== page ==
A battle between the sexes may be behind a dramatic shift in diving beetle populations over the past three decades, a new study shows.
Female choosiness has led to the evolution of rough body surfaces in some species which make it harder for males to hold on to them during mating. In a few cases, 'rough' and 'smooth' females are found within the same species, sometimes having different geographical ranges.
Now research led by Plymouth University has examined such a situation in a common European diving beetle, Hydroporus memnonius, and found that populations with 'rough' or 'smooth' females also have different males.
In 'rough' populations, males have enhanced suckers on their front and middle feet, representing a male counter-response in the sexual arms race which, it was predicted, would enable the 'rough' female form and its associated male to spread at the expense of the 'smooth' form, replacing it in areas where the two meet.
In the UK, 'rough' and 'smooth' Hydroporus memnonius meet close to the Scottish Border, in a contact zone first identified around 30 years ago. By comparing data collected in the 1970s and 1980s with a recent survey, scientists showed this change is indeed occurring.
The study, published in PeerJ, also shows that this shift, unlike many other recent changes in the distribution of plants and animals, is unlikely to be down to climate change, and instead seems to be the first example of a change in distribution resulting from the battle of the sexes.
Professor David Bilton, lead author on the study, said: "Rough and smooth females have been known in some species of diving beetles for at least a couple of centuries. The roughened surface of some females was mentioned by Charles Darwin in one of his classic works, where he cited it as an example of co-operation, seeing it as a way in which females made it easier for males to hang onto them underwater. We've known for a while that the opposite is actually true, and the rough surface is a way in which females make things harder for males and so exert greater control over mating.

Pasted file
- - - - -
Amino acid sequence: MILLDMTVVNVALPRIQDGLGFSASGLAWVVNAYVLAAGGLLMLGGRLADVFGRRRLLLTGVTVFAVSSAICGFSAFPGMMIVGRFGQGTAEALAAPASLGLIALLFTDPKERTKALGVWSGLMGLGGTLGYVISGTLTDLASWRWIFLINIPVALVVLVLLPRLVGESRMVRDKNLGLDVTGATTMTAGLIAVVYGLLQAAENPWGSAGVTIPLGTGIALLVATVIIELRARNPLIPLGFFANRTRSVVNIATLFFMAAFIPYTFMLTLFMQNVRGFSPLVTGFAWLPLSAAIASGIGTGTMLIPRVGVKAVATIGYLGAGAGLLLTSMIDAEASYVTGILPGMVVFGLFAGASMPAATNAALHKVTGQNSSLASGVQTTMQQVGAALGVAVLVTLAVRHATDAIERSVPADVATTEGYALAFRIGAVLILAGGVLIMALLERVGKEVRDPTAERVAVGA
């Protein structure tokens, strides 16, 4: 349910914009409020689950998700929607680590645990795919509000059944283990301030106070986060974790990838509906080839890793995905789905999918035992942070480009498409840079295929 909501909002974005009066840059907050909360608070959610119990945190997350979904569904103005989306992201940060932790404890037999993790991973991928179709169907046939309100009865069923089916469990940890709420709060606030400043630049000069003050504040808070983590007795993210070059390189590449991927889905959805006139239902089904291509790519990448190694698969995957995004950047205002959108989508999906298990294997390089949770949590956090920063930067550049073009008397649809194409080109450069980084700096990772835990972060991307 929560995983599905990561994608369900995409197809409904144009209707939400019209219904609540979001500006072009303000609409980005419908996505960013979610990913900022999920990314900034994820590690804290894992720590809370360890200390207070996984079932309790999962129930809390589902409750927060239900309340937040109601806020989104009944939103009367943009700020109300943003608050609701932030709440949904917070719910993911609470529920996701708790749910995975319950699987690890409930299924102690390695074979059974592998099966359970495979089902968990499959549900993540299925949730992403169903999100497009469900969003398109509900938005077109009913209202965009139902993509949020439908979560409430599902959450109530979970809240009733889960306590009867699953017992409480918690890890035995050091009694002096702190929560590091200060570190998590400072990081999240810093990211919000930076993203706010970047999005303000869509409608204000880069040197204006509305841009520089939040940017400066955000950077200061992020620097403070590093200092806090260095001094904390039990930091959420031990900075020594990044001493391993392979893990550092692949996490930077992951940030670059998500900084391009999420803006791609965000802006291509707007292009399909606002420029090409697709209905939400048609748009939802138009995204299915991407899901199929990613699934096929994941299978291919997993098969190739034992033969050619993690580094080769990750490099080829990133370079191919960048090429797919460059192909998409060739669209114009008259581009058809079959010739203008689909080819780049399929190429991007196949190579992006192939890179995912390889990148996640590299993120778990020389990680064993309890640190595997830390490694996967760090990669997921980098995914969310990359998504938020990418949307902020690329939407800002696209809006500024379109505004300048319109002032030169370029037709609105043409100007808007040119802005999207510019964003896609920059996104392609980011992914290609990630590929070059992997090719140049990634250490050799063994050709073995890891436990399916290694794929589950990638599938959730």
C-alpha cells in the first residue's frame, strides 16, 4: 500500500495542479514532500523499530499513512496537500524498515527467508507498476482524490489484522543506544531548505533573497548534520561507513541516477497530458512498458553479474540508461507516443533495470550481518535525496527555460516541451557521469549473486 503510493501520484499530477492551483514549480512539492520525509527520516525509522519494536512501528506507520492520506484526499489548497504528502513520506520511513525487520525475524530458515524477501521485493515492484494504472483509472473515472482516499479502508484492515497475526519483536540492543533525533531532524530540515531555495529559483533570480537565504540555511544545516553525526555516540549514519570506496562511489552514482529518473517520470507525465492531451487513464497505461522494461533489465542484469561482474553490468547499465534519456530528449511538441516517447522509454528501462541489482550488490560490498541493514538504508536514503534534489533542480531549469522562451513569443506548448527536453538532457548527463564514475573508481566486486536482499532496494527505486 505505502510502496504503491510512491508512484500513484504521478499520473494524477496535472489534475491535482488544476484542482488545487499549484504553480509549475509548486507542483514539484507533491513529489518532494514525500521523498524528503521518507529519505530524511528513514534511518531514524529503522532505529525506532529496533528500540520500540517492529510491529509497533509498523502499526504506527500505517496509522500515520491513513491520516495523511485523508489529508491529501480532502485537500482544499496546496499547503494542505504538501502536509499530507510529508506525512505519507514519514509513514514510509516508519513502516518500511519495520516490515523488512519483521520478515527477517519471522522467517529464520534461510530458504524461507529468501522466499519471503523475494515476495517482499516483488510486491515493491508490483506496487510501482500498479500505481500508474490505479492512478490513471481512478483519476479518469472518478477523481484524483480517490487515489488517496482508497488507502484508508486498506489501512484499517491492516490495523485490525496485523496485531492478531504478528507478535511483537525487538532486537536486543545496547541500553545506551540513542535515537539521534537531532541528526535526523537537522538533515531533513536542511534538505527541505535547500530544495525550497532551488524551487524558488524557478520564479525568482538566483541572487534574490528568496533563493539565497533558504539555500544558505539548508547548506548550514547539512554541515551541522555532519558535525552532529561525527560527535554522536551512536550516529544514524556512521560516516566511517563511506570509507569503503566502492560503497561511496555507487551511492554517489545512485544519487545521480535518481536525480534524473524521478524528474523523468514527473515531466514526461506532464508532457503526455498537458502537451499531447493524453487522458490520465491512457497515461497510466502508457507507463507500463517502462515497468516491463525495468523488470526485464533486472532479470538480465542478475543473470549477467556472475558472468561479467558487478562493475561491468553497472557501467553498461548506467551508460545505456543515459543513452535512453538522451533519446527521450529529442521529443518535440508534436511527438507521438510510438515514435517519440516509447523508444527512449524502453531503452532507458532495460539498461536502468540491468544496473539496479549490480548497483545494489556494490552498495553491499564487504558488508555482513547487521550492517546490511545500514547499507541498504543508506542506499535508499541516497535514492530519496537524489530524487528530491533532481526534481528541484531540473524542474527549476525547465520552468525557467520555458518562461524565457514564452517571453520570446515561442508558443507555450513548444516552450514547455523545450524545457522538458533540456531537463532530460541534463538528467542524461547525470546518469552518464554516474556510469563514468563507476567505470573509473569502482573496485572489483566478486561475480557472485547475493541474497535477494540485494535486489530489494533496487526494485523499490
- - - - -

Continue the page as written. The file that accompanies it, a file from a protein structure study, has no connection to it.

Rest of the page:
"In this Hydroporus, the male counter-response to female roughness should make it easier for such males to hold on to any surface. In such a situation these males should expand their range, regardless of female form, as they'd be at an advantage across the board. Given that smooth females are less able to resist potentially costly matings, we'd also expect rough females to increase in number. This is exactly what we see where the two sets of populations meet in the UK, and in the end, the process may lead to the disappearance of smooth form altogether."
Hydroporus memnonius is found across continental Europe -- from the Balkans and Italy in the south to Scandinavia in the north -- and is widespread throughout the British Isles. But locations where 'rough' and 'smooth' females co-exist are relatively rare, with the best recorded contact zone being in the Scottish Borders and Cumbria.
During 2007-08, samples were obtained from 27 populations in northern England and southern Scotland, spanning the transition zone between the two forms. A highly significant change has occurred over this time period, 'rough' females and their associated males expanding north and west by approximately 40-50 km in around 30 years.
The paper concludes: "On the basis of both thermal tolerance data and the wider global distribution of these morphs we argue that the observed range shift is highly unlikely to have resulted in response to climate warming, but is instead consistent with predictions based on the dynamics of sexually antagonistic coevolution in this beetle."
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